"This is another regrettable case of mismanagement in the superannuation sector," lawyer says
Maurice Blackburn has filed a class action against National Australia Bank, alleging that the financial giant breached its duties as a superannuation trustee and “ripped off” as many as 330,000 customers.
The class action filed last week in the Victoria Supreme Court against MLC Nominees and NULIS Nominees, two NAB group entities, alleges that MLC and NULIS failed to exercise the degree of care, skill and diligence required of a prudent superannuation trustee. The two entities also failed to perform their duties and exercise their powers in the best interest of beneficiaries, as well as failed to give priority to the interests of beneficiaries where a conflict of interest arose, Maurice Blackburn said.
MLC Nominees was the trustee of The Universal Super Scheme, which merged with others to become the MLC Super Fund in July 2016. NULIS was trustee of that super fund.
Andrew Watson, national head of class actions at Maurice Blackburn, said that the case focuses on NAB’s failure to transition in a timely way and in the best interest of super members more than $6.3bn of accrued default amounts (ADAs) into the lower-cost MySuper product. As a result, members of the default MasterKey super paid higher fees and commissions and received lower returns when they could have had better, Watson said.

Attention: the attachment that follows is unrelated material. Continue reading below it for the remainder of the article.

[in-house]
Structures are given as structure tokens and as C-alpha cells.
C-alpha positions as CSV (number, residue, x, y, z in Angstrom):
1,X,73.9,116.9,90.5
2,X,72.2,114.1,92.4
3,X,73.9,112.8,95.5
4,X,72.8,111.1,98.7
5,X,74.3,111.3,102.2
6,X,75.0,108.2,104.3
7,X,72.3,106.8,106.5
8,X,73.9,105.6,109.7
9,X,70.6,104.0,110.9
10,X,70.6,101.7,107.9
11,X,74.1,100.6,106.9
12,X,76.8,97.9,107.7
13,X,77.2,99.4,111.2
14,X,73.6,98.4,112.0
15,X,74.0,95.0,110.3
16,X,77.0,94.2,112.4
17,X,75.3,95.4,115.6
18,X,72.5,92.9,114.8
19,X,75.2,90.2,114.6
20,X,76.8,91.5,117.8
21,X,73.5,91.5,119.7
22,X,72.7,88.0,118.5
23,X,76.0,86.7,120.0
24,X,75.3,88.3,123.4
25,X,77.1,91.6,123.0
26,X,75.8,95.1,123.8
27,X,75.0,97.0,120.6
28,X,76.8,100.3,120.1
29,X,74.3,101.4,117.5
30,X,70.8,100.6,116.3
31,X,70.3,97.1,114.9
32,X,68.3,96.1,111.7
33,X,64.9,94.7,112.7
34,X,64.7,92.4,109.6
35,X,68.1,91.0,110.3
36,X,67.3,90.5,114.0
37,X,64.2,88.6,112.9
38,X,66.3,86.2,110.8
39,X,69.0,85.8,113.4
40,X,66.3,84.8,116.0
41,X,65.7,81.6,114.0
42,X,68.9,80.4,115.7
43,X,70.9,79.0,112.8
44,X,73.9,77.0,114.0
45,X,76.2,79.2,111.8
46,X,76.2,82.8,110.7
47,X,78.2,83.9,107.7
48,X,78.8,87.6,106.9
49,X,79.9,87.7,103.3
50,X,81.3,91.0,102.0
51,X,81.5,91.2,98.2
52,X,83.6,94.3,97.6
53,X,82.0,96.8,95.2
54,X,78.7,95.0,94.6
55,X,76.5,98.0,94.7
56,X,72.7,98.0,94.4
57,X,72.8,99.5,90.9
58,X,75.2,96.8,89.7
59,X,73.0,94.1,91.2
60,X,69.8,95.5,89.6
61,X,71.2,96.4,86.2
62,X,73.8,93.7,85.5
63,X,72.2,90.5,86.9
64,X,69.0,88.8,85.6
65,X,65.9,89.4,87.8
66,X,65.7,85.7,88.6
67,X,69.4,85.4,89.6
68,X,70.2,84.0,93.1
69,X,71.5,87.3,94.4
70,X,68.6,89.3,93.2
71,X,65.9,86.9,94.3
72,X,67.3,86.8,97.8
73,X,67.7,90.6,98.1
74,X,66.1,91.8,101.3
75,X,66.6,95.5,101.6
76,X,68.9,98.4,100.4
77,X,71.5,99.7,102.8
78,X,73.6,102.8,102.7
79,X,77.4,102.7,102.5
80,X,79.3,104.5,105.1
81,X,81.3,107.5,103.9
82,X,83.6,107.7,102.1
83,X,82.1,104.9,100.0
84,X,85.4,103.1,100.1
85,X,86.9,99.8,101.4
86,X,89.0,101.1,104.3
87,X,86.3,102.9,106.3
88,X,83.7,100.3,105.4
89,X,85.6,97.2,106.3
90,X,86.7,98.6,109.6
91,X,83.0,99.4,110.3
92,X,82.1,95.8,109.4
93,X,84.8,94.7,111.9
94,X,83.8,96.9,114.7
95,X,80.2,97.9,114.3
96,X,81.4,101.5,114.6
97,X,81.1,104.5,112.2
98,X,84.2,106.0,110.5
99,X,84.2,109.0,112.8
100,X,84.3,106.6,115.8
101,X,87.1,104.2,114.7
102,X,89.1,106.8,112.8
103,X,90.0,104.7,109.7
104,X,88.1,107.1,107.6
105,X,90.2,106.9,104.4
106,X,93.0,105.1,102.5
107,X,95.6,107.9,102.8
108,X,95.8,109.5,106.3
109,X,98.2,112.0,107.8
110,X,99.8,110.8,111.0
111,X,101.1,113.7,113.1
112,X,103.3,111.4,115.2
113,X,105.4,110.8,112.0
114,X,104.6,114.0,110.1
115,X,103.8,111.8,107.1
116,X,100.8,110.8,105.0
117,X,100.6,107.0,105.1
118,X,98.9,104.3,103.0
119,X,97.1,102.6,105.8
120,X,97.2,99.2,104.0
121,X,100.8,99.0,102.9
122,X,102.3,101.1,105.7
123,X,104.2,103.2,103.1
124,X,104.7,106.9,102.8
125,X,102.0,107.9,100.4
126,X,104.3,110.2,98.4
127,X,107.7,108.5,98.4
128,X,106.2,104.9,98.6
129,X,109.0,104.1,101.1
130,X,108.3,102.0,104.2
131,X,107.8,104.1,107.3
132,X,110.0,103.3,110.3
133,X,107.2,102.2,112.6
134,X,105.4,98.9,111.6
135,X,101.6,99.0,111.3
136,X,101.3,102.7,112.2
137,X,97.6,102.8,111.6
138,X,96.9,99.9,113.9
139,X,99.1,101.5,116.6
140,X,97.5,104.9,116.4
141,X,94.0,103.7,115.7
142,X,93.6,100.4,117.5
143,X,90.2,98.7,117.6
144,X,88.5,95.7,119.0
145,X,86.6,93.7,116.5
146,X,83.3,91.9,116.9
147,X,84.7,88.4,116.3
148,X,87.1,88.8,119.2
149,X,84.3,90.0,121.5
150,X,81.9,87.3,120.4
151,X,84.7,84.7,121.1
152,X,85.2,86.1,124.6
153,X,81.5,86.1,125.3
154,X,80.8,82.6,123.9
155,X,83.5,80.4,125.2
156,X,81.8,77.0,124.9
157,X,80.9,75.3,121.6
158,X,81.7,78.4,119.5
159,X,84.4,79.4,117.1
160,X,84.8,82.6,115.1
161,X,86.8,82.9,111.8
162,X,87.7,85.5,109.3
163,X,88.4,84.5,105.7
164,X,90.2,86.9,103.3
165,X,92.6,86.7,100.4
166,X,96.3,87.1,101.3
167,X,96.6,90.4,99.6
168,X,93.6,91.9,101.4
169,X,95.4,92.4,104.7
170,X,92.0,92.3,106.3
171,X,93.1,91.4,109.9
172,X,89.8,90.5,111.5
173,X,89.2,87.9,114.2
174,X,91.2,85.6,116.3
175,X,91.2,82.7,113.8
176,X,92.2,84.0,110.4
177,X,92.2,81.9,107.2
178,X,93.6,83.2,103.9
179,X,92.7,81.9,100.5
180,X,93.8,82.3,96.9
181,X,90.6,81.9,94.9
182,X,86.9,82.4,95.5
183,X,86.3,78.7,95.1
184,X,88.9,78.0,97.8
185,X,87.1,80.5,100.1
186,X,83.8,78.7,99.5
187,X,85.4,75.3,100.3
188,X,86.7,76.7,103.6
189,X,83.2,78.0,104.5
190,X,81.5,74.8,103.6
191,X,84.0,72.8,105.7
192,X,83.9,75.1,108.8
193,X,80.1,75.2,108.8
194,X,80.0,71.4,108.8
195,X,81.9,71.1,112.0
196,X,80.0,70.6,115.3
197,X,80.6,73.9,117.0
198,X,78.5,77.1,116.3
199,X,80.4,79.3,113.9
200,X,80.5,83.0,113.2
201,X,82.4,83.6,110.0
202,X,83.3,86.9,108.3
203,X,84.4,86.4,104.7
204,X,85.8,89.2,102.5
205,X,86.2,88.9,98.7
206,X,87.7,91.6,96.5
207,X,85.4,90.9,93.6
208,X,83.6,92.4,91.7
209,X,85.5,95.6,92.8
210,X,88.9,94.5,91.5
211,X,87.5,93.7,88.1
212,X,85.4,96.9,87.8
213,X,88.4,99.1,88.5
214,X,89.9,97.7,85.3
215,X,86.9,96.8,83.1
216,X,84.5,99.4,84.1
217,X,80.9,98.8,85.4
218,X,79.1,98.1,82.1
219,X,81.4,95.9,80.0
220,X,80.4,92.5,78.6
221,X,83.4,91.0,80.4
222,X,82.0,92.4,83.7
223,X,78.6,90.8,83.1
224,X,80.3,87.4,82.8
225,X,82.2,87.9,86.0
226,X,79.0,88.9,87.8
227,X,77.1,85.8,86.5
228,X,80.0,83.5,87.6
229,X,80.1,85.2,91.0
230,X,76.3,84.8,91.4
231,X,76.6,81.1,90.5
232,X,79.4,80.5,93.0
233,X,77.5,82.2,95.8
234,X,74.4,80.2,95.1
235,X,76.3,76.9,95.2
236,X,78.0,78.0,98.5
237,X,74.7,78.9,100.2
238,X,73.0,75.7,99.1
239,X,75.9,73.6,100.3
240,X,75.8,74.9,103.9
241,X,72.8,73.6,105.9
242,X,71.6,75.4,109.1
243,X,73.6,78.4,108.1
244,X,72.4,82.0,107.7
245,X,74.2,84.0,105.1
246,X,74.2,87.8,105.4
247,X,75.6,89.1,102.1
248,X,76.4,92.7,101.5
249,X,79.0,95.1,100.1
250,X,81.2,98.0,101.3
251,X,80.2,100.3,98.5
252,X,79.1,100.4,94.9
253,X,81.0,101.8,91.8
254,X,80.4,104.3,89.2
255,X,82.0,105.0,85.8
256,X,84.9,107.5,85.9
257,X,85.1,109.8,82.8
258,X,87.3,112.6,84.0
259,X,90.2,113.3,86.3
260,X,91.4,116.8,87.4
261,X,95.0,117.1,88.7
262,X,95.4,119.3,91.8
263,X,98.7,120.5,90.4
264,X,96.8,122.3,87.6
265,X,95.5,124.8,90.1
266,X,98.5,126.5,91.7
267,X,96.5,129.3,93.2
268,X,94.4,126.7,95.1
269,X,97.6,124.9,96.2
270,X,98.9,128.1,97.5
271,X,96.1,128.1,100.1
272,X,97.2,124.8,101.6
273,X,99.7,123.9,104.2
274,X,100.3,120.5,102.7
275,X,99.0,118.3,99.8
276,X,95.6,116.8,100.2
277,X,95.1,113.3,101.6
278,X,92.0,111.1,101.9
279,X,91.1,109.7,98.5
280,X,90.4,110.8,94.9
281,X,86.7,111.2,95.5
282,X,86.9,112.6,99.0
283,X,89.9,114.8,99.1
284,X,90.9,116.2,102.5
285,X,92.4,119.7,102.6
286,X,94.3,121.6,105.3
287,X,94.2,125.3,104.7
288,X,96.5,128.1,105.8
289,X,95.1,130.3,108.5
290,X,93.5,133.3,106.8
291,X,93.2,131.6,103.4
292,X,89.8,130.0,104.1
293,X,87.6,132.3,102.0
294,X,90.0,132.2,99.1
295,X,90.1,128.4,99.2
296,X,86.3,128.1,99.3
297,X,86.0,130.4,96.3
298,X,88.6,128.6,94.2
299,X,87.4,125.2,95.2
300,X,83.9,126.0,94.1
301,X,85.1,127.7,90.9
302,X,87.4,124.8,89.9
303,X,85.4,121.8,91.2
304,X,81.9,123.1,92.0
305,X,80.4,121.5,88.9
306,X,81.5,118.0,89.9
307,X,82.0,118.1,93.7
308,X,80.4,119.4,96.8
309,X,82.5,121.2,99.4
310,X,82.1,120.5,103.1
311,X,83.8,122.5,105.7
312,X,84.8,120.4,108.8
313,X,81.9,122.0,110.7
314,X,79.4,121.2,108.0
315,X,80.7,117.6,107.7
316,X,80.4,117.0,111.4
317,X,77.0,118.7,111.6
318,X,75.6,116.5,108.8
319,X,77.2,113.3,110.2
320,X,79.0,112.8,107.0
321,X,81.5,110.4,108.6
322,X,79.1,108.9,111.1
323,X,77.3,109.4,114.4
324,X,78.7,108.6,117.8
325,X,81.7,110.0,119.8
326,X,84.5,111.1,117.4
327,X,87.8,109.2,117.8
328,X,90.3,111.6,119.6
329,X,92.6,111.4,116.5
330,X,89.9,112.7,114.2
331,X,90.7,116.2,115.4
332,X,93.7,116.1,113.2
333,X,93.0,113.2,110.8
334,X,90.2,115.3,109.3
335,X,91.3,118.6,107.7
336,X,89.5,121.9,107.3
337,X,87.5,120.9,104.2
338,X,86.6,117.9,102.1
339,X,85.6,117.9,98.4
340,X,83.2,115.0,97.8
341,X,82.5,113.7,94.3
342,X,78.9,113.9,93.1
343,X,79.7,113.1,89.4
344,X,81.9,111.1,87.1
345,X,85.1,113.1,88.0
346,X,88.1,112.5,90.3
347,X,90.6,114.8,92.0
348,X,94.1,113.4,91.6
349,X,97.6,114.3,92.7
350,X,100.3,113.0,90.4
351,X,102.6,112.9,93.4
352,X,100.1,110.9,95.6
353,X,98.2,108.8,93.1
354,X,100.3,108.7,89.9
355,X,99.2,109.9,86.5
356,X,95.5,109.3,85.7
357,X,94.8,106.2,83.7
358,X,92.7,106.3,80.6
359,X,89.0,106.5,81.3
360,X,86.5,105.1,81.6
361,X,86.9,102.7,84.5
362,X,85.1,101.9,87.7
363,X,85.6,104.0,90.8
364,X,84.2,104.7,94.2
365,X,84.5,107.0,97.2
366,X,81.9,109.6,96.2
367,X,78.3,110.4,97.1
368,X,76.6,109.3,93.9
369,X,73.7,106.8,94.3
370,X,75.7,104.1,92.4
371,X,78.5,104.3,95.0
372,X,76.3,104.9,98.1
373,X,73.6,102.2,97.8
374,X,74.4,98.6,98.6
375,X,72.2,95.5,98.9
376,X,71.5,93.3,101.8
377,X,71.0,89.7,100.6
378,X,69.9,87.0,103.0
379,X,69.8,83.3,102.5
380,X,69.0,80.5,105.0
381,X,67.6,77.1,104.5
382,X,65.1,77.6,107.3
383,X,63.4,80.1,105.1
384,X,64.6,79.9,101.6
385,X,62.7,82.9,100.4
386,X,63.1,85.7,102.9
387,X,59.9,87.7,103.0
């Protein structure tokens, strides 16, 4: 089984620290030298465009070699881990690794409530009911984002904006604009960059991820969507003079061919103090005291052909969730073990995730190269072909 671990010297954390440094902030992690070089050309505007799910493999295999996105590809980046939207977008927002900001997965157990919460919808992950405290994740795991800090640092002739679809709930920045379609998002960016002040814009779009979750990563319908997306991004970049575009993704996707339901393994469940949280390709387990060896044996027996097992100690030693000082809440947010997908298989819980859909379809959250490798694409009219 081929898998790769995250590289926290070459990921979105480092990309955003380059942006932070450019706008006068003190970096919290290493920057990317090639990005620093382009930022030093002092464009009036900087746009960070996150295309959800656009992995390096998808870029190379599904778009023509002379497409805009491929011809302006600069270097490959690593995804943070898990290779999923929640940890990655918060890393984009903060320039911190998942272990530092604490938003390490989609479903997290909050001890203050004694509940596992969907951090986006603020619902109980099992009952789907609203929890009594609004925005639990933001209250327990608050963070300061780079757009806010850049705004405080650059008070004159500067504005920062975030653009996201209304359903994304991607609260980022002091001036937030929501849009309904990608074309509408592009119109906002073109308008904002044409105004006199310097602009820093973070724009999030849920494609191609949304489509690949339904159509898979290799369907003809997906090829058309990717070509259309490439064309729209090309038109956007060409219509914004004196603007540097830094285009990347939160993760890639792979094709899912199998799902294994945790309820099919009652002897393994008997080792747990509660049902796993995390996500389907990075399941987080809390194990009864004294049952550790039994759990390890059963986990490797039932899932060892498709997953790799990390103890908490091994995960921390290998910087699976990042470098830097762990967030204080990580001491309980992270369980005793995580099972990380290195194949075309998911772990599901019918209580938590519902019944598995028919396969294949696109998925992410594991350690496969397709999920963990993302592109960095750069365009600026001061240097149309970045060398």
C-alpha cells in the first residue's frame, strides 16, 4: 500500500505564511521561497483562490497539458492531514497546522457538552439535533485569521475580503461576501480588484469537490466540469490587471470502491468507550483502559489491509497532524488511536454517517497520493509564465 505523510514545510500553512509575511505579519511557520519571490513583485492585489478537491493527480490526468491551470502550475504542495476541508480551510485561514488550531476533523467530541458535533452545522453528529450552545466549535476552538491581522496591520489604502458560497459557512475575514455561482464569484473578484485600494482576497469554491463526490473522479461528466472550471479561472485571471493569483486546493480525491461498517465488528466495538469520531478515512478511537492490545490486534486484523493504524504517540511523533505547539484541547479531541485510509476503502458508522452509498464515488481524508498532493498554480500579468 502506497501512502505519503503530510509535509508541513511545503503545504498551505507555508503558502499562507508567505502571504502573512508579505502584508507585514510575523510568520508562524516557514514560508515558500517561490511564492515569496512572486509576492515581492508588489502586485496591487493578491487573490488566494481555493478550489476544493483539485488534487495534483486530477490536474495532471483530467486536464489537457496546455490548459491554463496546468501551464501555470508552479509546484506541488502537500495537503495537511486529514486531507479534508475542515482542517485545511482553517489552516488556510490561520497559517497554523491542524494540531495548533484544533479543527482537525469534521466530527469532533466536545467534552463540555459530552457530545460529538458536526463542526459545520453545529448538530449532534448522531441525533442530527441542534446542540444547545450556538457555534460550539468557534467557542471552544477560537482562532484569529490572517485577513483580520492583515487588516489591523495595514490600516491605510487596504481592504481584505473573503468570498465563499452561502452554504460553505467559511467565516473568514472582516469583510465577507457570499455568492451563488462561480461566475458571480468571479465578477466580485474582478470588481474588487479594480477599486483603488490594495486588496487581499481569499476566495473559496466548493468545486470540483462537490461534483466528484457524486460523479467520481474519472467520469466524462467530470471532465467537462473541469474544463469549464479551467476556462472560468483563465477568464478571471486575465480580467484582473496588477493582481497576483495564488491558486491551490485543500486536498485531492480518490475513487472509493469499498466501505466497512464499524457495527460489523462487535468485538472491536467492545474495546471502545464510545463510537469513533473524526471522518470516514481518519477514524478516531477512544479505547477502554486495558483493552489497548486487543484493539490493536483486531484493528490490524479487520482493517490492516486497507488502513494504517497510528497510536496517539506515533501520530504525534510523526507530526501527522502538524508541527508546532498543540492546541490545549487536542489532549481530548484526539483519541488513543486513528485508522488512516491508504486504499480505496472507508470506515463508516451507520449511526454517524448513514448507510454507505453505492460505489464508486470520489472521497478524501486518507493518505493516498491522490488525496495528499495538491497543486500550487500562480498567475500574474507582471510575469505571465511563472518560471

“This is another regrettable case of mismanagement in the superannuation sector. The whole point of the MySuper reforms was to make sure that millions of everyday Australians who hadn’t made an active decision about their super were not losing money on higher fees and unnecessary or unused services,” he said. “MySuper was introduced to protect the retirement outcomes of Australians. MLC Nominees and NULIS’s job was to move default member balances into MySuper at the time that best met their members’ needs, not the needs of NAB or financial advisers.”
During the Financial Services Royal Commission, NAB was slammed for several breaches of super laws. Commissioner Kenneth Hayne referred the financial giant’s conduct regarding the transfer of ADAs to MySuper to the Australian Prudential Regulation Authority for possible criminal or civil proceedings.
“[NAB] acknowledged that one of the consequences of the delay was that members paid higher fees for longer than they would have had their ADAs been transferred earlier. For some members, this was not merely a risk, but a certainty. Advisers, including advisers within the NAB Group, stood to benefit from this to the financial detriment of those members,” Hayne said.